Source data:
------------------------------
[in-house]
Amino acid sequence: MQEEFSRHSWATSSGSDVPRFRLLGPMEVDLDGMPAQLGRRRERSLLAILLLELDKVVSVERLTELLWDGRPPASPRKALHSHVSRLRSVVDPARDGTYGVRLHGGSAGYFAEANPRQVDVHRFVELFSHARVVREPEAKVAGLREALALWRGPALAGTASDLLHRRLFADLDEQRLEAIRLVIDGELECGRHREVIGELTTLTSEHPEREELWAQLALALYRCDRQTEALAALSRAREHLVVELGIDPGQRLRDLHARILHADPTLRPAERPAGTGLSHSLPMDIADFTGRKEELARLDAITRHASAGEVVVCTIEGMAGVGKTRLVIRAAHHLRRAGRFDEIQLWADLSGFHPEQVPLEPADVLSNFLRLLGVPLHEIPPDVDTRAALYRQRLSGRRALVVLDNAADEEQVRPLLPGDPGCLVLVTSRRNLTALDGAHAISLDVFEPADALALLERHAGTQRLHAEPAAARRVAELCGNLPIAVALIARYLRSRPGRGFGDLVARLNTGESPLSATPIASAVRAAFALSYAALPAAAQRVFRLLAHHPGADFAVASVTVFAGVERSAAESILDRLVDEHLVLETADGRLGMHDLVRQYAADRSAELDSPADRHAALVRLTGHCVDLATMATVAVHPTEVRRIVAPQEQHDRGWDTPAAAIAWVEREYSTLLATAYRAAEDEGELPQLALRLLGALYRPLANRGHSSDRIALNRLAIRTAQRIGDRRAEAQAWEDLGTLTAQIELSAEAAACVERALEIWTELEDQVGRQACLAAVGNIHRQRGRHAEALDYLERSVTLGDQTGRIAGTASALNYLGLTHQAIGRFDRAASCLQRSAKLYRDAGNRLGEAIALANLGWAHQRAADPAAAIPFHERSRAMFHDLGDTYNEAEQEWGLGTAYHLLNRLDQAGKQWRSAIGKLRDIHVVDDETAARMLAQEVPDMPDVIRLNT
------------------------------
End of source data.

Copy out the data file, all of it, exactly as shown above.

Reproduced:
[in-house]
Amino acid sequence: MQEEFSRHSWATSSGSDVPRFRLLGPMEVDLDGMPAQLGRRRERSLLAILLLELDKVVSVERLTELLWDGRPPASPRKALHSHVSRLRSVVDPARDGTYGVRLHGGSAGYFAEANPRQVDVHRFVELFSHARVVREPEAKVAGLREALALWRGPALAGTASDLLHRRLFADLDEQRLEAIRLVIDGELECGRHREVIGELTTLTSEHPEREELWAQLALALYRCDRQTEALAALSRAREHLVVELGIDPGQRLRDLHARILHADPTLRPAERPAGTGLSHSLPMDIADFTGRKEELARLDAITRHASAGEVVVCTIEGMAGVGKTRLVIRAAHHLRRAGRFDEIQLWADLSGFHPEQVPLEPADVLSNFLRLLGVPLHEIPPDVDTRAALYRQRLSGRRALVVLDNAADEEQVRPLLPGDPGCLVLVTSRRNLTALDGAHAISLDVFEPADALALLERHAGTQRLHAEPAAARRVAELCGNLPIAVALIARYLRSRPGRGFGDLVARLNTGESPLSATPIASAVRAAFALSYAALPAAAQRVFRLLAHHPGADFAVASVTVFAGVERSAAESILDRLVDEHLVLETADGRLGMHDLVRQYAADRSAELDSPADRHAALVRLTGHCVDLATMATVAVHPTEVRRIVAPQEQHDRGWDTPAAAIAWVEREYSTLLATAYRAAEDEGELPQLALRLLGALYRPLANRGHSSDRIALNRLAIRTAQRIGDRRAEAQAWEDLGTLTAQIELSAEAAACVERALEIWTELEDQVGRQACLAAVGNIHRQRGRHAEALDYLERSVTLGDQTGRIAGTASALNYLGLTHQAIGRFDRAASCLQRSAKLYRDAGNRLGEAIALANLGWAHQRAADPAAAIPFHERSRAMFHDLGDTYNEAEQEWGLGTAYHLLNRLDQAGKQWRSAIGKLRDIHVVDDETAARMLAQEVPDMPDVIRLNT